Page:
� Language Arts (Writing) – Students will have 45 minutes to write an essay on a selected topic, which will be graded. A good format to use for writing your essay is “the five paragraph essay” (introduction, body 1 paragraph, body 2 paragraph, body 3 paragraph, conclusion). A thesis (main idea) needs to be expressed in the introduction. From that, three main points that support your thesis need to be your body 1,2,3 paragraphs respectively. Last, the conclusion needs to summarize your thesis and close your essay. A good point to remember is that the thesis needs to tie in to every paragraph. Some other areas of study for this subsection of the GED are spelling and using the correct term (ex. its or it’s, need or kneed). Also, it’s helpful to read over business type material, as there is a greater emphasis on these then in the previous GED test.
� Language Arts (Reading) – Comprehension is the main focus of the reading subtest. Students will be reading passages, which are approximately 300-400 words and then selecting main ideas, or choosing what happens in the story. While many of these passages are “stories” (literary texts which account for 75% of the passages), there are also non-fiction passages, which make up the other 25% of the texts, including at least one business document. Students should be familiar with fact and opinion, compare and contrast, and analysis /synthesis questions (there are more analysis than synthesis questions on the GED).
� Science – Science questions are meant to test situations about everyday life. There are Life Science, Physical Science, and Earth Science questions, which can be answered either from knowledge or by looking at graphics. Topics can include physical/chemical changes, recycling, pollution, weather, and personal health. Content wise, most questions will be on Life Science (45%), followed by Physical Science (35%), and then Earth and Space Science (20%). By knowing this, one can adjust study time to allow sufficient dedication to each breadth of science.
� Mathematics – Students can use a Casio fx-260 solar calculator for Part 1 of this subtest. Topics emphasized are: plotting grids for coordinates, data analysis and statistics, probability, number/number sense, operations, measurement, geometry, algebra, functions, patterns. These topics are between 20 – 30% weight each, so each one should be prepared for equally in depth. Also, be wary of questions that have the answer of “not sufficient information”. While for some questions this can be the correct answer, it’s always best to try the problem again to see if the given information will yield a solution.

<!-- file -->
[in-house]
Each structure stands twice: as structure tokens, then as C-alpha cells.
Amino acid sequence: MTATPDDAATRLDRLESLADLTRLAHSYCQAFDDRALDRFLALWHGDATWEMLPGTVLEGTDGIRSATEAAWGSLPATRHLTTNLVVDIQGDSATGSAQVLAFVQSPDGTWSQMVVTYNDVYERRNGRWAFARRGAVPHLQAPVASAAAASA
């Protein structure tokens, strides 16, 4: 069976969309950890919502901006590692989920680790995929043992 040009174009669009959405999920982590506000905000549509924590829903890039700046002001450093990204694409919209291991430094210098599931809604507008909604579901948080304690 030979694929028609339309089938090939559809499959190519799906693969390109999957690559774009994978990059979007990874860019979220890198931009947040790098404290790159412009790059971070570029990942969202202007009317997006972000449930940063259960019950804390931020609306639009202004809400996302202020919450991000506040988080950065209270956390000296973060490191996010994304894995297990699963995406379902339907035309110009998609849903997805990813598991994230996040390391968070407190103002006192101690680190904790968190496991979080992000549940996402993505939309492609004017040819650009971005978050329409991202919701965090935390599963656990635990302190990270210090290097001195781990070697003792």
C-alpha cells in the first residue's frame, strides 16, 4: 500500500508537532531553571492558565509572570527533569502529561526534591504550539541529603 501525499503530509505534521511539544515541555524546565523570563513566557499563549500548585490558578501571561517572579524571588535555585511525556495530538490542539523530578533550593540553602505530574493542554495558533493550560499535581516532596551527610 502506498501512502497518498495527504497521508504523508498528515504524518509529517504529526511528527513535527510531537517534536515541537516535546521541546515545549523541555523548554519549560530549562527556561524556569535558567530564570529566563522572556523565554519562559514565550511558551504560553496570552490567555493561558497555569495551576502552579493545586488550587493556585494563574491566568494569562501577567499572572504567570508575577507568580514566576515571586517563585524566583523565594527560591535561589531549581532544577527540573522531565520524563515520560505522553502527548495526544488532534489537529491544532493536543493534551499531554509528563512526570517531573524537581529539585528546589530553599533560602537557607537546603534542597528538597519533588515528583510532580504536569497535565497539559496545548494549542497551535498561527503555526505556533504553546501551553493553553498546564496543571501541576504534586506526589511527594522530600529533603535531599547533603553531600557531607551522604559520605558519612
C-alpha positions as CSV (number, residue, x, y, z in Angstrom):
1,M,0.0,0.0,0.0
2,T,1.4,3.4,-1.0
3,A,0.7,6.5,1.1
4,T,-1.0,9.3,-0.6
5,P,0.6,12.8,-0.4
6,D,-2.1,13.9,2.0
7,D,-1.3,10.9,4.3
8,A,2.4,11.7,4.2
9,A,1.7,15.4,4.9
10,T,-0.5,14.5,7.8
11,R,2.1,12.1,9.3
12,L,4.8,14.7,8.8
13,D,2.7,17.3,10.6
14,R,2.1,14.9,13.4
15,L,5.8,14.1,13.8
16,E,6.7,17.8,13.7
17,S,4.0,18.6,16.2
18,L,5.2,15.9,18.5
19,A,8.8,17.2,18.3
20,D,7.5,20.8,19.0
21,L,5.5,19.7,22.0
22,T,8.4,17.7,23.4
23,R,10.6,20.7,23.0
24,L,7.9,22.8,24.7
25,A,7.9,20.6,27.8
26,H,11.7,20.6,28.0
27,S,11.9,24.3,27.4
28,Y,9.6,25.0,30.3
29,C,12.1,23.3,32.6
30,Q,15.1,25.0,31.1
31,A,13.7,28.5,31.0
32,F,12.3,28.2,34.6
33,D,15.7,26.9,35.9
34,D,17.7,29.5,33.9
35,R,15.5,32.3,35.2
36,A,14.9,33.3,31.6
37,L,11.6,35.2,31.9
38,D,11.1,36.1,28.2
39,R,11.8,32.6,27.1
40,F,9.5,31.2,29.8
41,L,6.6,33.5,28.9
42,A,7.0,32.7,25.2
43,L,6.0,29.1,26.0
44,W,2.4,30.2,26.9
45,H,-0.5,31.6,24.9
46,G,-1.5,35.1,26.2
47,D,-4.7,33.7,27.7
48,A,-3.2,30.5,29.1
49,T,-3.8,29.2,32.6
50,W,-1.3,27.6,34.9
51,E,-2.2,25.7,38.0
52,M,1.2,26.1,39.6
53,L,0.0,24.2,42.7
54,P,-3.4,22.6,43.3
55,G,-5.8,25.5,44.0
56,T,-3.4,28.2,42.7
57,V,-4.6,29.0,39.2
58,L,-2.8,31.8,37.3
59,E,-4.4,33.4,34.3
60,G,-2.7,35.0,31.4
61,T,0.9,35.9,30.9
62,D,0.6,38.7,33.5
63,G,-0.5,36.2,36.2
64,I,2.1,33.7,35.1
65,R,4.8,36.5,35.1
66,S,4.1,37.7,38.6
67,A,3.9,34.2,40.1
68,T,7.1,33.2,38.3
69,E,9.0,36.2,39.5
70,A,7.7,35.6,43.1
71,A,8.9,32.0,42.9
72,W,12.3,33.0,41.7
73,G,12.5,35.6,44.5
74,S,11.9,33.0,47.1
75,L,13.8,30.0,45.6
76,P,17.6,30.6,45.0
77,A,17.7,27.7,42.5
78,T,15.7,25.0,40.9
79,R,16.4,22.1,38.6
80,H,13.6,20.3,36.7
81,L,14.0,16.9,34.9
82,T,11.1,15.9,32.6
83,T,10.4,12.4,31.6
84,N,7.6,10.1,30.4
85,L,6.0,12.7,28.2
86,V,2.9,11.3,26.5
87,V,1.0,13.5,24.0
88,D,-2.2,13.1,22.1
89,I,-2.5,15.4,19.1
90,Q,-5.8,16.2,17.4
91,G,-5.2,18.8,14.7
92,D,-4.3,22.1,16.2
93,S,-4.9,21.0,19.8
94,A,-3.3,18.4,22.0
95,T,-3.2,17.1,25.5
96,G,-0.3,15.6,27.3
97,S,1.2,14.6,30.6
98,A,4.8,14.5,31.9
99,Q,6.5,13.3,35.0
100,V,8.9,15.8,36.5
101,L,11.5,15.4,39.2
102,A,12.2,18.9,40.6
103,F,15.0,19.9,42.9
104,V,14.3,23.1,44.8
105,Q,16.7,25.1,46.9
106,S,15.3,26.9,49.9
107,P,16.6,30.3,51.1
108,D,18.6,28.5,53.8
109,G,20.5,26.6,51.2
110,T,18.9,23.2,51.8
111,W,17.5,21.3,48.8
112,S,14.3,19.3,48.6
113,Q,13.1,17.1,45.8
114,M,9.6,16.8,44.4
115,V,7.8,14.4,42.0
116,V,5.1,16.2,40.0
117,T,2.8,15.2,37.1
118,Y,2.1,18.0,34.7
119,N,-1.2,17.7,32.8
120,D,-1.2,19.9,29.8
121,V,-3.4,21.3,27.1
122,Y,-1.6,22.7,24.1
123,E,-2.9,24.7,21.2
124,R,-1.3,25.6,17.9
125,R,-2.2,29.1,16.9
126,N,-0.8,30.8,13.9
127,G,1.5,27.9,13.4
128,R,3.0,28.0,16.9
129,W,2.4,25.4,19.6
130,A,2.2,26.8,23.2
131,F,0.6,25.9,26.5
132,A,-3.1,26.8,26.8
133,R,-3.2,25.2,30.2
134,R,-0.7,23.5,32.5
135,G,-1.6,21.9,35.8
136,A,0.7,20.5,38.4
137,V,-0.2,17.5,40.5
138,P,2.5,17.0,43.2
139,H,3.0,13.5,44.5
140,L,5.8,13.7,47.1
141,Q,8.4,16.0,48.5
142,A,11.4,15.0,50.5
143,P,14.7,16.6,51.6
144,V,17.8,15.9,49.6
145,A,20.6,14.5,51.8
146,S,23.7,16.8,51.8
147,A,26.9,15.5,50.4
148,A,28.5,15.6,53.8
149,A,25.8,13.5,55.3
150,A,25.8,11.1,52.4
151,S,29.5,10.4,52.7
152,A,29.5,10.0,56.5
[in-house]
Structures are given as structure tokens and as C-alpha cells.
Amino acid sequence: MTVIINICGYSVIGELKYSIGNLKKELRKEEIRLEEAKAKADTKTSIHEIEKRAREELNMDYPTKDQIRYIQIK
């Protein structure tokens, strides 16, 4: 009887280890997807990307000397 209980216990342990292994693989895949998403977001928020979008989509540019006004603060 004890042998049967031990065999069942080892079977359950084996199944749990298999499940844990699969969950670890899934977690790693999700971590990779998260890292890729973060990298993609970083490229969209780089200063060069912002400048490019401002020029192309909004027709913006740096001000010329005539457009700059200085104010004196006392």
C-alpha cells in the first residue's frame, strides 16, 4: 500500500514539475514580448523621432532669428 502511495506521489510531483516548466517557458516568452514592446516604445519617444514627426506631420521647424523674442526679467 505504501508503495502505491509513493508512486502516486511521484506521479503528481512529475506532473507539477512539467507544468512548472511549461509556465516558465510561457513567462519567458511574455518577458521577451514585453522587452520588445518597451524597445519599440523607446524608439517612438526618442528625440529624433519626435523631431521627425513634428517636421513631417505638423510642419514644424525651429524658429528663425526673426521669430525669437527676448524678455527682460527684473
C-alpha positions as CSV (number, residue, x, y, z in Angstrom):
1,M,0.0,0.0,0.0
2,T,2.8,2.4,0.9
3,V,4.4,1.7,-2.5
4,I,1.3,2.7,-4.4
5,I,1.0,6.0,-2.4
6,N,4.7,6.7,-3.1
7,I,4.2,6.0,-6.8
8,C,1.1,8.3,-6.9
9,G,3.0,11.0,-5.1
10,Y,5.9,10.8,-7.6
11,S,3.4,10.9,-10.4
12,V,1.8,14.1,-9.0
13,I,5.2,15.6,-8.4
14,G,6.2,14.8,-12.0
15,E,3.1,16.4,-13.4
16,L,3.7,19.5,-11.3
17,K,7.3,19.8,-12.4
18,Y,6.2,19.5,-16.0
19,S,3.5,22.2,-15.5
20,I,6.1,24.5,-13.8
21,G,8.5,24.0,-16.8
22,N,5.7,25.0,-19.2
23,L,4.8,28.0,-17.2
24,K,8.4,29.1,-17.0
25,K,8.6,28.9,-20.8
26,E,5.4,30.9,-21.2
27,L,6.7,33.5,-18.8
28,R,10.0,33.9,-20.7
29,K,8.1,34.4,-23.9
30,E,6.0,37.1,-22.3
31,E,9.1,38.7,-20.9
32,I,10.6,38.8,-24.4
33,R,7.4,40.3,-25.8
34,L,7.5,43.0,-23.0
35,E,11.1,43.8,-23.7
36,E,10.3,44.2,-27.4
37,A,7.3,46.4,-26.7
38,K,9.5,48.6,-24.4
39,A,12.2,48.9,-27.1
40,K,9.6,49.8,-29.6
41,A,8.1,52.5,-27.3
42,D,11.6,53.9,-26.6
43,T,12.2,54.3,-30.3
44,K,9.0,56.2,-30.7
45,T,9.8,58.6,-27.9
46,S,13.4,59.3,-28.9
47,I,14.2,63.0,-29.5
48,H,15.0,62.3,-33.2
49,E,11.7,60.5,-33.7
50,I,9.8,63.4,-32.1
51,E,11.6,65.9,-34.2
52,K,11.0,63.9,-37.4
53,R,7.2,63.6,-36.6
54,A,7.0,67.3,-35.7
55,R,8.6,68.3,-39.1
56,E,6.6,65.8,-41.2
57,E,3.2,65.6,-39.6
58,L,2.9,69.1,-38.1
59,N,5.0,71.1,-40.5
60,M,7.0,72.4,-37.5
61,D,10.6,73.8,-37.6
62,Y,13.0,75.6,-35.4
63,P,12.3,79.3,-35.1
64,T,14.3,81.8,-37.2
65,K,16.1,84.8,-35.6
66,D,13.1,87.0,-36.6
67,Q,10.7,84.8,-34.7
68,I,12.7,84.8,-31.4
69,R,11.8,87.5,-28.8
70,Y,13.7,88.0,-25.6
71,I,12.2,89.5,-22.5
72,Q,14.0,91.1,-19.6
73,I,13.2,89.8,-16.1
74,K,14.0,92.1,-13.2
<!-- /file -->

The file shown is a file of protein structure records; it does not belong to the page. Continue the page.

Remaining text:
� Social Studies – History and Government related questions weigh the most (25% each) on this part of the test. Other areas of study should include Economics, Geography, and World History, which comprise anywhere from 15 to 20% of the questions for the Social Studies test. A helpful hint is to become familiar with documents in US History. For example, know what the Constitution, Declaration of Independence, and Amendments to the Constitution are. It’s also helpful to know about the Supreme Court, branches of government, and to know about events in history. Practical documents, such as voting ballots and tax worksheets are helpful to know and understand prior to the exam.

In addition to the content listed above, there are several companies that make complete GED exam guides, which include a variety of questions from all subtests. Most of these books have a pre and posttest to check on one’s improvement throughout the course of study. Another option is to check with the establishment where you will be taking the GED. Some colleges have free GED pre-tests for students who register to take the test. Even better, others have GED preparation classes that can be delivered in a variety of formats. A benefit a Community College is lower tuition, and the ability to transition from GED student to college student. No matter which option you choose, the GED is an invaluable stepping stone to other journeys and tasks you will accomplish in life.